There is certainly room for discussion on how Singapore can move towards a race-blind society, and on the role of race-based policies like the Ethnic Integration Policy (EIP), said Minister for Culture, Community and Youth Edwin Tong.
But in having such discussions, Singaporeans should not forget the "overarching and overriding" concerns - to build a nation that respects each race, and that every race has a place at the table and shares the common Singapore identity.
Mr Tong was responding to Workers' Party chairman Sylvia Lim yesterday during the debate on the President's Address.
Ms Lim had on Tuesday called for a national exercise to discuss how Singapore's journey towards becoming a race-blind society can be hastened, and proposed an open review of race-based policies such as the EIP and ethnic self-help groups.
In his speech, Mr Tong cautioned that while Singapore has become less race-conscious and more tolerant of differences, Singaporeans must not think that they have arrived at an ideal "post-racial state", or that no more effort will be needed to bridge different groups.
To this, Ms Lim clarified that she does not take Singapore's multiracialism for granted, and acknowledged the difficulties the Government faces in fostering a Singapore identity in a heterogeneous population.
"But at the same time, I think my point was that we should not keep talking ourselves down or be held back by the past," she said, adding she was calling for Singapore to refresh its conversations on matters of race from time to time, as it cannot be "ossified by the past".
Responding, Mr Tong assured Ms Lim that the Government's mind is not closed on issues of race.
Raising the overriding concerns on the matter, he said: "And within that constraint, we can have the conversations that Ms Lim spoke about, we can look at the priorities that she spoke about and we can look at the different considerations."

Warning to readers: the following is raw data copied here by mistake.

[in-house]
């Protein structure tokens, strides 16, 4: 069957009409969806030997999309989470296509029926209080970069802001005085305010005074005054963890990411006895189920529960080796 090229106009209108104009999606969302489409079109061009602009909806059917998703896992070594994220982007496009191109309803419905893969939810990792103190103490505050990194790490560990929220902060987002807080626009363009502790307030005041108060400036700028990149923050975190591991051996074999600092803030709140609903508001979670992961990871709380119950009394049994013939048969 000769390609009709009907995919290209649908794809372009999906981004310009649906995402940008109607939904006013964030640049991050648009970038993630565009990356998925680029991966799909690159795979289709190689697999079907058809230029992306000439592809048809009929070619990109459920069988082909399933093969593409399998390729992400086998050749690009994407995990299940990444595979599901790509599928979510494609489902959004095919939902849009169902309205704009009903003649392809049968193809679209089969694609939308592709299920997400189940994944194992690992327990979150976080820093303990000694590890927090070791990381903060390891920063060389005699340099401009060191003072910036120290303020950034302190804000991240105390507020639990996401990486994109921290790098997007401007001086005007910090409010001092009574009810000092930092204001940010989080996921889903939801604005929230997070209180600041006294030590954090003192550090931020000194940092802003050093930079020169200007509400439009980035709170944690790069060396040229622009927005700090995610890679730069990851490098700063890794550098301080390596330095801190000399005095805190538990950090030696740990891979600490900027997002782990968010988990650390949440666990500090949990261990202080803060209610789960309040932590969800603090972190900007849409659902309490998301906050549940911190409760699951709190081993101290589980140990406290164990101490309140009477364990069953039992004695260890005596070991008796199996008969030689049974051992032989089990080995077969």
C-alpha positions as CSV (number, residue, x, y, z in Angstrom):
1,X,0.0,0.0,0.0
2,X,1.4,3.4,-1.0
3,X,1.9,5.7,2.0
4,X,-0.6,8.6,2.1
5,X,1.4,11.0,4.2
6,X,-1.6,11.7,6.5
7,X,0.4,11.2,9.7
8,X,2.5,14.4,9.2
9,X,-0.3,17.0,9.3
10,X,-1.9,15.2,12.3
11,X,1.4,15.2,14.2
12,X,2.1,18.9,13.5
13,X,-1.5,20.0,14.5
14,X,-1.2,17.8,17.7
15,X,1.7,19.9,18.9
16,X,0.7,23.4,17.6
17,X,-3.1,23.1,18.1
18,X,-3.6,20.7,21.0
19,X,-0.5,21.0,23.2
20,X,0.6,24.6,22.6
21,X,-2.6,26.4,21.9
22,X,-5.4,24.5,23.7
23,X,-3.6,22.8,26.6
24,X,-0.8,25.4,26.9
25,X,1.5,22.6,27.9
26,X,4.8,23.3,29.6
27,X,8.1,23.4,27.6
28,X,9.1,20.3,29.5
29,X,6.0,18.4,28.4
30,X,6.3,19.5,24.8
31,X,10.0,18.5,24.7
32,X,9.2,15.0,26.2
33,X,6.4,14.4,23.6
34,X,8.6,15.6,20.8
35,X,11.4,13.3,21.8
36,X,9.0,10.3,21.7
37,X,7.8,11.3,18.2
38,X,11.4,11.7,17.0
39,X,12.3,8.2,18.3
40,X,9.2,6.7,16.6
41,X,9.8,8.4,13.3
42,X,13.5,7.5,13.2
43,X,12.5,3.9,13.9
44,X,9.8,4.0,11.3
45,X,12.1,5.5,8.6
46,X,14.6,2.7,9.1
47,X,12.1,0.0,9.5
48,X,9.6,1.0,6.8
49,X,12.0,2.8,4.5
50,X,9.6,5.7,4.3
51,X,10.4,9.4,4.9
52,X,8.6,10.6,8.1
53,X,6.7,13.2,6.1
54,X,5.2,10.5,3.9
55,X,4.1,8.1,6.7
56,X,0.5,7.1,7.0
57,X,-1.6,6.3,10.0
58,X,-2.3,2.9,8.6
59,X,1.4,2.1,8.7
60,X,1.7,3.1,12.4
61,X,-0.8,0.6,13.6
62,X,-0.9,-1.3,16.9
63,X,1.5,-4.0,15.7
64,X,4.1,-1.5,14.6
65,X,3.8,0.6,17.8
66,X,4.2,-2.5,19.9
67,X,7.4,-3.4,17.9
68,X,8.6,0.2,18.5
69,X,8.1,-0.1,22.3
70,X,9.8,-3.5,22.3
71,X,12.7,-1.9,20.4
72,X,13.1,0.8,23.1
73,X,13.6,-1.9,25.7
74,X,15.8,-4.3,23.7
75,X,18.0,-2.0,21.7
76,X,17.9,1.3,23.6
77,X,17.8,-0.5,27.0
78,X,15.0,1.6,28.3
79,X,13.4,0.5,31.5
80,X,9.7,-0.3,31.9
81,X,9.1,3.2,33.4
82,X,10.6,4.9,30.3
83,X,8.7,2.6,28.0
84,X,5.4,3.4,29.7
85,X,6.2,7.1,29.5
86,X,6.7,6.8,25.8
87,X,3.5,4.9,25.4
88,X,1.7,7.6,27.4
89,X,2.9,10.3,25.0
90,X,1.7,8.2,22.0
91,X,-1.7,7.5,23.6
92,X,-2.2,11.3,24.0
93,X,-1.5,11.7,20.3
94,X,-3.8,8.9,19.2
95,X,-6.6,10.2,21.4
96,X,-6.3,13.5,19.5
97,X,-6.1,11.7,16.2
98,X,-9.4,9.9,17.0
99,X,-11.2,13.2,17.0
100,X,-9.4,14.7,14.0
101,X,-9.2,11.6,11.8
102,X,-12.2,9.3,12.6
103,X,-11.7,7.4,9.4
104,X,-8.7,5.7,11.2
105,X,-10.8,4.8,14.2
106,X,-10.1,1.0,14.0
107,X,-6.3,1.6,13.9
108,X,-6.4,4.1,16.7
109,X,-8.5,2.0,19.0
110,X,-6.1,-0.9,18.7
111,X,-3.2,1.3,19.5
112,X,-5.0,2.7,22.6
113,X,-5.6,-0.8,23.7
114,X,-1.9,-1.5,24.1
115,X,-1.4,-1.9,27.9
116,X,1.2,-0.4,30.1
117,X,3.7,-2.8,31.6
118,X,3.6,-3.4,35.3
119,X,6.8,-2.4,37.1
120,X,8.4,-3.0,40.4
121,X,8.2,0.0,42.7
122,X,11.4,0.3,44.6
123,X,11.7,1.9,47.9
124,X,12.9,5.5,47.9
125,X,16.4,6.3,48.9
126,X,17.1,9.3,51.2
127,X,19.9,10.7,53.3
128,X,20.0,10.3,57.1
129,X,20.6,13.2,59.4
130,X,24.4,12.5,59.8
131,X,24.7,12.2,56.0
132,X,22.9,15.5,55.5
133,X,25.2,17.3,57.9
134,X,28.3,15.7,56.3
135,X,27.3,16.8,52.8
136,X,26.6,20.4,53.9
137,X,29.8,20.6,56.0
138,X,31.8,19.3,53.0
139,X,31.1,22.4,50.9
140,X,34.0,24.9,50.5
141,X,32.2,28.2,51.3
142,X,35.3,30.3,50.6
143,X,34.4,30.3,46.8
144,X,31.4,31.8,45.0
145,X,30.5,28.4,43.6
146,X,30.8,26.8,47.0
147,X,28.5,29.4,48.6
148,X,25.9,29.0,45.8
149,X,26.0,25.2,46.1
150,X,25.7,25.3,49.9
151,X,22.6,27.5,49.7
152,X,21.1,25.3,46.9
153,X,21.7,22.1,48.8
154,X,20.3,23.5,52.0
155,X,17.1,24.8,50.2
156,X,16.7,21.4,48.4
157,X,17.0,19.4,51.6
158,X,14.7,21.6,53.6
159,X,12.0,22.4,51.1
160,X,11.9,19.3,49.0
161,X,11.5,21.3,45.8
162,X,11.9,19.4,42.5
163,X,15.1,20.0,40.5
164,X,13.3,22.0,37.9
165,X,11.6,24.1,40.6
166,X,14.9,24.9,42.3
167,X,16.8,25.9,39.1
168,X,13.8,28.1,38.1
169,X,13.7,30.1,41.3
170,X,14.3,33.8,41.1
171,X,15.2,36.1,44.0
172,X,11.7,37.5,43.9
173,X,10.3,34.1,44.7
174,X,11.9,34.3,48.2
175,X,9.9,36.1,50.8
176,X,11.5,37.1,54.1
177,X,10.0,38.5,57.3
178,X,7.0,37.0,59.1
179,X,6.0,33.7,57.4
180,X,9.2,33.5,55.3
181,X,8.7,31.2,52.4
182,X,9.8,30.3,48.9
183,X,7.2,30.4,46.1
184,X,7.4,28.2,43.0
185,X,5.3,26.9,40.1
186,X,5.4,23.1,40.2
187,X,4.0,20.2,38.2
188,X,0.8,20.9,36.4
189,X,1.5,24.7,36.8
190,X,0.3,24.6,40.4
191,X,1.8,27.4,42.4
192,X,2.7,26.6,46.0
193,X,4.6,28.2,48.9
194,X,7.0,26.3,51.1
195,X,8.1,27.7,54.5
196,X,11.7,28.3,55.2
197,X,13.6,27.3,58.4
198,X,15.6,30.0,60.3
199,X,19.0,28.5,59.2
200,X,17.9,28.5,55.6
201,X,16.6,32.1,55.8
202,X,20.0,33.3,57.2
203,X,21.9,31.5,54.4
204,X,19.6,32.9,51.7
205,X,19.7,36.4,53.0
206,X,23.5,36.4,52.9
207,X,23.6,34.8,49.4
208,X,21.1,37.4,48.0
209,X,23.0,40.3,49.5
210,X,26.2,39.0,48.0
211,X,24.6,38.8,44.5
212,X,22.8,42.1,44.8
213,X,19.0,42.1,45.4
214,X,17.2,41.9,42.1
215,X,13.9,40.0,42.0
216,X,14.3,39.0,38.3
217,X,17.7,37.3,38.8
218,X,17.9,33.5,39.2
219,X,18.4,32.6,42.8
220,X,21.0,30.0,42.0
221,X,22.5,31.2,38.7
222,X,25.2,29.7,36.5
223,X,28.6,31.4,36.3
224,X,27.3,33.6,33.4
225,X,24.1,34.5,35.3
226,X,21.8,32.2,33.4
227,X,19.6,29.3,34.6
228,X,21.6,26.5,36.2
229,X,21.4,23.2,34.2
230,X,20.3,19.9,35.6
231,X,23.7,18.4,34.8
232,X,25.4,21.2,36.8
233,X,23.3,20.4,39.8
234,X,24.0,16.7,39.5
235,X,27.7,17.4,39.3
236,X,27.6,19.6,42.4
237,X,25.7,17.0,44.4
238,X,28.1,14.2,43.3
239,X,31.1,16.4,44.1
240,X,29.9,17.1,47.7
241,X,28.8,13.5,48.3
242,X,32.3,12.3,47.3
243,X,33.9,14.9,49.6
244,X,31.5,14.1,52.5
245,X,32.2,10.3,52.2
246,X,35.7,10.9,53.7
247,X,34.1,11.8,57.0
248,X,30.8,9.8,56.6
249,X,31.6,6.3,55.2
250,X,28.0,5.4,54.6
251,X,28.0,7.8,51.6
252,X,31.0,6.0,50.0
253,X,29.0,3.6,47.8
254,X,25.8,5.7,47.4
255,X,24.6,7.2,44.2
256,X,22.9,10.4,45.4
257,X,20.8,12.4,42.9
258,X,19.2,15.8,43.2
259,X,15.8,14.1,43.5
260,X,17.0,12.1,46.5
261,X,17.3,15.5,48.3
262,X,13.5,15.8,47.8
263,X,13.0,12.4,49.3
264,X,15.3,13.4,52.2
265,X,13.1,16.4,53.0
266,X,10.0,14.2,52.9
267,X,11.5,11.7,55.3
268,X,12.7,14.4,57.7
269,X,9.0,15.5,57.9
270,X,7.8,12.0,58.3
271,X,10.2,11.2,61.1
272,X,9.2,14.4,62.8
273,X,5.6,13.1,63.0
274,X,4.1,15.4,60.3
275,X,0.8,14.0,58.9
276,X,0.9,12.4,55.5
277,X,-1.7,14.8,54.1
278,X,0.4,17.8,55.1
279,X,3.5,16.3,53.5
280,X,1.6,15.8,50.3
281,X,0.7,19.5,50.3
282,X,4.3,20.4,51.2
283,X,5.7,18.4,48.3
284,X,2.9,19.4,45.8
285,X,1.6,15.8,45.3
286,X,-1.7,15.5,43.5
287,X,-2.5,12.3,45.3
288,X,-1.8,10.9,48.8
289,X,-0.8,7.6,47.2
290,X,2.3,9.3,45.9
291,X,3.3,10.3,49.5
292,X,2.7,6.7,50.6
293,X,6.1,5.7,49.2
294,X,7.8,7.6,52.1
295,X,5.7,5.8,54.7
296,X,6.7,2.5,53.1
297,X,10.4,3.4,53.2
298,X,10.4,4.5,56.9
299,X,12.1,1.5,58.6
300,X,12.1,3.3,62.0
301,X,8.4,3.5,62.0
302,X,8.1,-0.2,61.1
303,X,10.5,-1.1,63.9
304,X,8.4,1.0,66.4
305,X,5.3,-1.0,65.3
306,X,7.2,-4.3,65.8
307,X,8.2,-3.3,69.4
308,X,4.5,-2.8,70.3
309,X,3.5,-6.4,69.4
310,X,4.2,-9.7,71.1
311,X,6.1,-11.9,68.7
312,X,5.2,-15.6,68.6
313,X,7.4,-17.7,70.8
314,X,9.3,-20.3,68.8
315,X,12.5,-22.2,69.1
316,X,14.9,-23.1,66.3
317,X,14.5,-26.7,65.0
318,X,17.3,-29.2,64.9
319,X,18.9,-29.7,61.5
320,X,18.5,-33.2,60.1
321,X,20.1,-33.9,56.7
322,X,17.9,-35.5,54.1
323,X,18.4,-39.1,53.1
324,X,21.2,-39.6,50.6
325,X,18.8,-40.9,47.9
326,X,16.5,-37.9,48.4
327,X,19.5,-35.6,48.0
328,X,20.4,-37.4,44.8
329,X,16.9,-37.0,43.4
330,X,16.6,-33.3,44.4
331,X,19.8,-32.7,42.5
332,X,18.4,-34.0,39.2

Ms Lim then reiterated her concerns about the EIP, noting the policy has in some instances led to economic hardship for minority families due to limitations placed on them when they try to sell their flats.
The EIP specifies the proportion of units in a Housing Board block and precinct that can be owned by a particular racial group to ensure a balanced mix. If a block reaches an ethnic quota for the Chinese race, for instance, a minority seller can sell the flat to only people from minority races, which may reduce the pool of potential buyers.
The policy, Ms Lim feared, could lead to festering resentment if unhappiness over such economic consequences is not addressed.
Mr Tong replied that the Government will consider the trade-offs of the policy, while taking into account its purpose and objective.
The debate on race continued after Minister in the Prime Minister's Office Maliki Osman's speech, with Communications and Information Minister S. Iswaran and Senior Minister of State for Health Janil Puthucheary also weighing in.
On ethnic self-help groups, Ms Lim acknowledged the good work done by these groups, but asked if similar or better out-comes can be achieved by amalgamating the groups under one national umbrella.
In response, Dr Maliki said that while the self-help groups work together on different platforms, having unique self-help groups enables them to better serve their respective communities, as they have a better understanding of each community's cultural nuances and history.
Mr Iswaran, who was the first chief executive officer of the Singapore Indian Development Association, said that self-help groups have not been "ossified", but rather have evolved according to the needs of the different communities.
He asked if Ms Lim was asserting that Singapore is better off without the self-help groups.
To this, Ms Lim said she was not implying this. Rather, she had called for an open conversation on whether the self-help groups should remain distinct.